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  • Writer's pictureChar Seawell

Small things


It is a small thing. His father had asked his middle aged son months ago if he would care for mom should anything happen to him. His son says yes without question, knowing his dad will be around for a long while.


A few months later, his father dies, and his son moves into his mother’s home in Arizona to care for her in this time of transition. We would not have met, but he now walks his mother’s dog to the corner house each night at 6:15 where his mother’s friends gather with their puppies and have a time of connection.


It is a corner past which we also walk our dog each night, not stopping as the group is boisterous, and our dog is not. But today, they are late, and we are able to meet and hear his story. I ask him how long he thinks he will be here.


For the rest of my life.


He has moved, lock, stock and barrel, to this desert place, leaving behind his life in Oregon to keep his promise to his father and honor his mother. He will remain until she passes, and then, he imagines, this will be his home now…


And it is another small thing. The young man stocking shelves in the early morning moves his carts to make room for me in the frozen food aisle.


“You didn’t need to do that…I can walk around you.”


It is the least I can do, he says.


As it is 6 am, I feel a need to explain that the ice cream is for my husband and that since they replaced his main artery that was hardened into concrete, he probably has a few more happy years of ice cream for breakfast.


My mother had heart surgery too, he says.


And then he goes on to explain about her childhood struggles with rheumatic fever and her knee surgery and how much he loves his familia. Life has not been an easy journey. He worries his mother is not getting the best care. But at some point, he fixes his gaze on me, kisses the cross around his neck, points skyward and says,


God has watched over us. We are blessed.


We pass each other later on near the donut aisle, because, well, what goes better with ice cream than a maple bar? Our gazes meet, and I stop him to say how much I enjoyed our conversation. He points skyward again.


May God bless you, he says…

And it is another small thing. The man who is replacing my pavers keeps coming to me to ask my opinion about design. Every time my answer is the same.


“Jose, I know nothing about pavers. You can do what you think is best.”


He continues to ask, and I continue to decline. At one point he says he believes large rocks would be a good anchor for the patio design.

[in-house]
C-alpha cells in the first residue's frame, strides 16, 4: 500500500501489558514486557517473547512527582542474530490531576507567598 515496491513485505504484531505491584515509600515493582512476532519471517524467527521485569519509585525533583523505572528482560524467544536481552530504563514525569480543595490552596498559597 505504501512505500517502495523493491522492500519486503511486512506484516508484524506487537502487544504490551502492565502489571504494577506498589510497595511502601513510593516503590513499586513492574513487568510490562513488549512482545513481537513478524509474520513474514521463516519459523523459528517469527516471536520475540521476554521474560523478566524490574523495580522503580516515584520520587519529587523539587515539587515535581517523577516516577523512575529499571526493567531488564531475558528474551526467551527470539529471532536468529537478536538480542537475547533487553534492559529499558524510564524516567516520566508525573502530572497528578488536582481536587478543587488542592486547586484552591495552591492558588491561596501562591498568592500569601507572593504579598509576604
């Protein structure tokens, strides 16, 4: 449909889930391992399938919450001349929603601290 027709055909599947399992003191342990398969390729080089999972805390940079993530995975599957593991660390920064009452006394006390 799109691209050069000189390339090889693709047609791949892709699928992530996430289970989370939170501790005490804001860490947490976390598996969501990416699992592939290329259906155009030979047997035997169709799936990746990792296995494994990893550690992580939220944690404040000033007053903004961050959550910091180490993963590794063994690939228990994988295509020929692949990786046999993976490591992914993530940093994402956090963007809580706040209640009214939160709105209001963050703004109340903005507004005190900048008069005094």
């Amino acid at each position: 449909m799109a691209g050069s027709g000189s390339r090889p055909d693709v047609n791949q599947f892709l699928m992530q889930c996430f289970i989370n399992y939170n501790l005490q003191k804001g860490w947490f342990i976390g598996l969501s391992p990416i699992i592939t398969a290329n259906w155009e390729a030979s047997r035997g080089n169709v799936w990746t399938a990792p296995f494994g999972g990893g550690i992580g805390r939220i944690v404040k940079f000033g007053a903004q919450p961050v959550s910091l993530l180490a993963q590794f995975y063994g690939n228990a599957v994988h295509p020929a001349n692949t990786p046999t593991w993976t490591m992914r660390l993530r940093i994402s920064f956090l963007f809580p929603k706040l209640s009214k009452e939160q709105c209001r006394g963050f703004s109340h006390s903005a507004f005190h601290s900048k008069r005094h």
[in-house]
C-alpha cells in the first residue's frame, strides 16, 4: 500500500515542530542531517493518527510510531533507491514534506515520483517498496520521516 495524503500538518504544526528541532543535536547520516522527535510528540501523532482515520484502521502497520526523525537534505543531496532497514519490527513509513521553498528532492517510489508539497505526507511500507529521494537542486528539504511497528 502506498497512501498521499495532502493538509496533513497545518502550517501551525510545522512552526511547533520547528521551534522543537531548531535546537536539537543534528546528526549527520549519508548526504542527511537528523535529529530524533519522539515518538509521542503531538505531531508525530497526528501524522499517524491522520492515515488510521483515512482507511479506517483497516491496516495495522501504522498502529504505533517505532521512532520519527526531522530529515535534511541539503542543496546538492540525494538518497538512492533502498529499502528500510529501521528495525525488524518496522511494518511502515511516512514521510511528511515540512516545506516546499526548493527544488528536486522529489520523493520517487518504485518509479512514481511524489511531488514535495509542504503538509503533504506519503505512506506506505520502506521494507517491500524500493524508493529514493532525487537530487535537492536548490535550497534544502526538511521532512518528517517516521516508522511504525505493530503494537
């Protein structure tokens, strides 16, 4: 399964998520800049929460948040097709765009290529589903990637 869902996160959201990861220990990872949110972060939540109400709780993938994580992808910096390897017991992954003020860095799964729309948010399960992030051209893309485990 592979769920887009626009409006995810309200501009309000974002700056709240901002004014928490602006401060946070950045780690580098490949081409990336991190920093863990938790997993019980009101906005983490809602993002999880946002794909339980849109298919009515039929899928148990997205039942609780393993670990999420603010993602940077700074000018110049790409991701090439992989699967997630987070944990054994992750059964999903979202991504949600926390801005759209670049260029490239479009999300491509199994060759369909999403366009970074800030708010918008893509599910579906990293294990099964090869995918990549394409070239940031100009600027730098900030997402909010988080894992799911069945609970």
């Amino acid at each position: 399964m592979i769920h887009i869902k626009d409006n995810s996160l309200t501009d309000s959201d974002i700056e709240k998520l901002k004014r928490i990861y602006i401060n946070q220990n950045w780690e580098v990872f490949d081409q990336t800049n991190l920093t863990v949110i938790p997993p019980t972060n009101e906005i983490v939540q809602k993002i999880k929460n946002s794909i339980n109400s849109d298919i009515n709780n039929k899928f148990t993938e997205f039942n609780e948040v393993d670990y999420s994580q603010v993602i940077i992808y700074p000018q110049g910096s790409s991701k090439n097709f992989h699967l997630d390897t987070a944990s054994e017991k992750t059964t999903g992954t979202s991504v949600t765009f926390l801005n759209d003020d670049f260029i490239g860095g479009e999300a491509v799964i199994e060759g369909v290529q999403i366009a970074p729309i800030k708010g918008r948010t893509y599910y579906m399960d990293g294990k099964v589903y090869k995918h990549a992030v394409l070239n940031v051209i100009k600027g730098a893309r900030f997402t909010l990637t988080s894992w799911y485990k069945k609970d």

“Jose, I know nothing about pavers. You can do what you think is best.”


I watch as he meticulously cuts around these beautiful, hand selected stones. It adds hours to his work. When he is done, I ask him the new estimate, since these stones have added to his cost for materials, time, and labor. He says the stones cost $300. and he would add that to the bill.


“How much is the added labor?”


Nothing, he says.

We are, of course, unsatisfied with that answer and calculate on our own, as we have watched him labor each day in the heat. One day he apologizes for leaving “early” and only putting in an eight hour day instead of his normal 10-12 because he is needed for an event with his familia.

Through the heat, through the back breaking work, through a broken hand just now healing, he labors each day not for what he can gain, though of course that is important. He labors, I think, because of his love for creating careful beauty in the lives of others. It is a legacy he leaves behind with every nuanced cut of stone.

Small things.


Each moment has been a glimpse through a window of a life marked by love. Not the kind of “love” that screams from street corners or demands headlines. Not the kind of “love” that has entrance requirements.


No, this is love as a small thing. A love that is expressed in daily moments… a son’s promise to his father in a quiet conversation…a young man’s loving concern for his familia…a workman’s love of art expressed through humble service to his craft.

These small things,

done with great love,


marked by sacrifice

and soaked in blessing.








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